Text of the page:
His book Dreams From My Father had been published a couple of years earlier, expressing sympathy for black nationalism. His Pastor Wrights racial anger is an example of the people Obama seems to surround himself with.

    Yet like Bush and his National Guard service, or lack thereof, the MSM cover this stuff up.

    It should be an interesting few years. Hopefully we will not be looking back on the Bush years as the good old days.

  13. #13 becca
    November 2, 2008

    I’ve often wondered how many “terrorists” I’m associated with from attending a coopertive summer camp.

    Really, the people who weren’t associating with anti-war protesters in the 60s are the ones that have something to answer for!

  14. #14 Martin R
    November 2, 2008

    Wow! Tell us more!

  15. #15 Bjoern Brembs
    November 2, 2008

    Very interesting!

  16. #16 Tsu Dho Nimh
    November 2, 2008

    Dude! I was in Chicago 1968. You docs were awesome.

    So neither of us can run for president.

  17. #17 Gindy
    November 2, 2008

    “Hopefully we will not be looking back on the Bush years as the good old days.”

    We will if McCain wins.

  18. #18 revere
    November 2, 2008

    Tsu: It is a not so uncommon coincidence. Later, when I became a Dept. Chair, I hired a faculty member who was also there, although we didn’t know each other then. There was a famous moment in front of the Hilton, when police were clubbing people indiscriminately and throwing them into wagons and the crowd started chanting, “The whole world is watching, the whole world is watching” (it is on film and was on live TV). He and I were both in that intersection at that moment, so while we didn’t know each other then we could say with certainty later that in Chicago we had been within 50 yards of each other at one point.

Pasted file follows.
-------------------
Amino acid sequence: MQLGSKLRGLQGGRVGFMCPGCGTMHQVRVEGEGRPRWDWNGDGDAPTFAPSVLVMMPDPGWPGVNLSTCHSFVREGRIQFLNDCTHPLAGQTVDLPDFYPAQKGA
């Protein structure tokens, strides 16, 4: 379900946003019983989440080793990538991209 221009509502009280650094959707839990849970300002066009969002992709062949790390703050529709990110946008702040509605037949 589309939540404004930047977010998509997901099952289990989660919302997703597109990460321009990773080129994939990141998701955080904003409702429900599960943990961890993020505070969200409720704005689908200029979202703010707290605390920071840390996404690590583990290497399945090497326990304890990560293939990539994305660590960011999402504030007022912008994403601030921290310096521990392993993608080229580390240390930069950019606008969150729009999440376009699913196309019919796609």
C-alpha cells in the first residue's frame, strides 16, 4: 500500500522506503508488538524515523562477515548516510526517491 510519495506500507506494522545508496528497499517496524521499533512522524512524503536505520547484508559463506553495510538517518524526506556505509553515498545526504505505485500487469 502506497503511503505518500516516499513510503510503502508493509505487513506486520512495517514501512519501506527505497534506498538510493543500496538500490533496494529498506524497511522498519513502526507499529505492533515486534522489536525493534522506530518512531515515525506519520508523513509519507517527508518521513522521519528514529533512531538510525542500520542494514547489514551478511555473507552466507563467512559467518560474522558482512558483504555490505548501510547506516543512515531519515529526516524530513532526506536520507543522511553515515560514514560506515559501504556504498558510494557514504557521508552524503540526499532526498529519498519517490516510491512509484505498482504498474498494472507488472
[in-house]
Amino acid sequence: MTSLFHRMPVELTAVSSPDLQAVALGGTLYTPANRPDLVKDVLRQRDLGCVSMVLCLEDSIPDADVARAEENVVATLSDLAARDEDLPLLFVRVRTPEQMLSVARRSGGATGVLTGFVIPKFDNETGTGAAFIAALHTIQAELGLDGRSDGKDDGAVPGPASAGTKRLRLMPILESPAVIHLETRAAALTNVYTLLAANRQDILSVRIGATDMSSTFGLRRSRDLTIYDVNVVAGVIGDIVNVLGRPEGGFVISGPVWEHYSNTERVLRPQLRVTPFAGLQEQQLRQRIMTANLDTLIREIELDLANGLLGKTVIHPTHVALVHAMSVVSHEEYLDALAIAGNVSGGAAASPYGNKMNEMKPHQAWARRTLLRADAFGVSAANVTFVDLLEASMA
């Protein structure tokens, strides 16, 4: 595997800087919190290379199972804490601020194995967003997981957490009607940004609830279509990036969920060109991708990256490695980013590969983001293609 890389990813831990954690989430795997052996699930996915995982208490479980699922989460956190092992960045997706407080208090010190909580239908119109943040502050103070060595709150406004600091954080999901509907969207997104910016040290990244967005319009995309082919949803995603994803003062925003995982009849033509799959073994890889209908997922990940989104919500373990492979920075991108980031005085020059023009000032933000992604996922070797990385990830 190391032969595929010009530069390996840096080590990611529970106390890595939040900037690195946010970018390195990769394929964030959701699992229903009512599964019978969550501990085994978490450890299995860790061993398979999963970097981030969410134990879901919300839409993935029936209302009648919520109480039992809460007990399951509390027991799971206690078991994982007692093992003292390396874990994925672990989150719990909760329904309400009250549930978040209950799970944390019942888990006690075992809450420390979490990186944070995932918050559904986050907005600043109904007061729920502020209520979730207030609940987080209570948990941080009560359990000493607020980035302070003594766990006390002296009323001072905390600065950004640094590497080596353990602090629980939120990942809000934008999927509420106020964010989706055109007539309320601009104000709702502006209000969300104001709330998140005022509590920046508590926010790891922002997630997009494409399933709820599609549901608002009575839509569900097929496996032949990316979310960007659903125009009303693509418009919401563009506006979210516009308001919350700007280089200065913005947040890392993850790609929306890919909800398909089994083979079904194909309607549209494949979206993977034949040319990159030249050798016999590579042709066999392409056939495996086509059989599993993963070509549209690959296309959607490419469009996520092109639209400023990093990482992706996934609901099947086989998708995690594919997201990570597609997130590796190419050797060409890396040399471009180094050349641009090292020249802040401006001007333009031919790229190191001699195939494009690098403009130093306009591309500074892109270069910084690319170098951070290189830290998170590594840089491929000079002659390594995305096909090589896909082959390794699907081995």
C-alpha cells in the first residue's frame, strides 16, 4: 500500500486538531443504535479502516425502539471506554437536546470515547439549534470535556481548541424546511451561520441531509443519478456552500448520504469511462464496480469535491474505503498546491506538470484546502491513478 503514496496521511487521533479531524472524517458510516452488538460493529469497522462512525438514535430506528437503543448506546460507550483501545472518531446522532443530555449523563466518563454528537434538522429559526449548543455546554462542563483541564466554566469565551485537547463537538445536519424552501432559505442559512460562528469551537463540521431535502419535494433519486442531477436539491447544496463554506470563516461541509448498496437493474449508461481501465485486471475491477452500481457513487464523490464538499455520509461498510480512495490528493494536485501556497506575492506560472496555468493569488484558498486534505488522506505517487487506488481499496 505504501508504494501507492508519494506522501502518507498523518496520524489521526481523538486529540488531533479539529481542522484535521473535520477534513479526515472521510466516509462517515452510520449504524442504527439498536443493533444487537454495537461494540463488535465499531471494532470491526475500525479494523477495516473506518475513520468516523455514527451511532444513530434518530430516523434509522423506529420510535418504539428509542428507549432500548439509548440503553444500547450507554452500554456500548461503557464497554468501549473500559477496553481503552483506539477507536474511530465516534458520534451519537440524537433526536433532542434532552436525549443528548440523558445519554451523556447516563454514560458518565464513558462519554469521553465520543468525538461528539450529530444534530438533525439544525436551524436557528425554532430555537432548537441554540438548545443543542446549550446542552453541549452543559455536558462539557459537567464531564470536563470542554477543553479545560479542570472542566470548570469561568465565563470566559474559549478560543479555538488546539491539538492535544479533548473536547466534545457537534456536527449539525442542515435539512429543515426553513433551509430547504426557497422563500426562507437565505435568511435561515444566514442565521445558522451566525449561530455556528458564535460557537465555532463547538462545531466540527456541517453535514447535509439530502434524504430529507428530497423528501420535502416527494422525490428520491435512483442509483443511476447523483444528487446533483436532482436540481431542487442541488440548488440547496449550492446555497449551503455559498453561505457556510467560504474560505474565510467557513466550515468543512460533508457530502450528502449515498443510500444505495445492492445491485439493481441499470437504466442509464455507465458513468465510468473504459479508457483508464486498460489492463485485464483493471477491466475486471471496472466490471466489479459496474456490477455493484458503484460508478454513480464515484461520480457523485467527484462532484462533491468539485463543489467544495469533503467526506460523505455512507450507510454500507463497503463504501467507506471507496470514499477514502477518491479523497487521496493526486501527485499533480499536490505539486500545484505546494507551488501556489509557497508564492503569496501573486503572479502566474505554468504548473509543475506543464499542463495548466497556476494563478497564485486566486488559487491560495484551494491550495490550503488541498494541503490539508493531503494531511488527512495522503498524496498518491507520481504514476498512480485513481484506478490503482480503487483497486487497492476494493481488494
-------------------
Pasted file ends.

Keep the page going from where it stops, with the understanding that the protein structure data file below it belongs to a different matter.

19. #19 Claudia
    November 2, 2008

    Why don’t we see big American demonstrations these days? Not that I’d like to see anyone beaten about the head and chucked in a squad car, but it just seems that we’re quite content to sit in the dark watching Big Brother (a la “Idiocracy” or “Farenheit 451”). Where are the fired up Americans?

  20. #20 David Marjanovi?
    November 2, 2008

    Brzezinski of course is Obamas key adviser

    And you say that as if it’s a bad thing? You’re talking about one of, like, 5 people in the world who correctly predicted the collapse of the Soviet Union, something that all those legions of sovietologers (for example C. Rice) completely failed at!

    Obama was Chairman of the Board of the Annenberg Chicago Challenge

    Yes, together with plenty of Reaganites and at the invitation of a Reaganite. Go spend a few hours on factcheck.org.

    Oh, but I forgot you mentioned “One World Government”. That shows you’re too ignorant to be listened to in the first place.

  21. #21 revere
    November 2, 2008

    Claudia: There was a huge demonstration in February 2003 on the run-up to the Gulf War, but in general, political organizing is done differently these days. We are in different times and we know meet each other here, in cyberspace. You give up some things when you do that (like the wonderful solidarity of a mass demonstration) but you gain a whole lot more in ability to communicate, move and respond quickly and affect events. This is one of many reasons why Net Neutrality is so crucial.

    l was goaded into this post by my Sciblings who felt I should share some of my history, but I am mainly interested in the present and the future. I’m glad some readers found it interesting (although baffled by why), but now we all have to put our shoulders to the wheel. A better world doesn’t just happen. We make it.

  22. #22 David Marjanovi?
    November 2, 2008

    Why don’t we see big American demonstrations these days?

    The biggest demonstration in the history of Alaska was one against Palin, last month…

  23. #23 Sven DiMilo
    November 2, 2008

    As a pre-teen kid in 68-72 I had unbridled admiration for people like you. Thanks for what you guys did back then.
    *clenched-fist salute*

  24. #24 markovchaney
    November 2, 2008

    Some of us actually were in the Weathermen, though most of us left before they went underground and started blowing things up. If the Weathermen were getting “funding” from the Ford Foundation in 1969, I wonder why most of us were suffering from malnutrition by December. Maybe I was in one of the groups that wasn’t getting its share of the grant????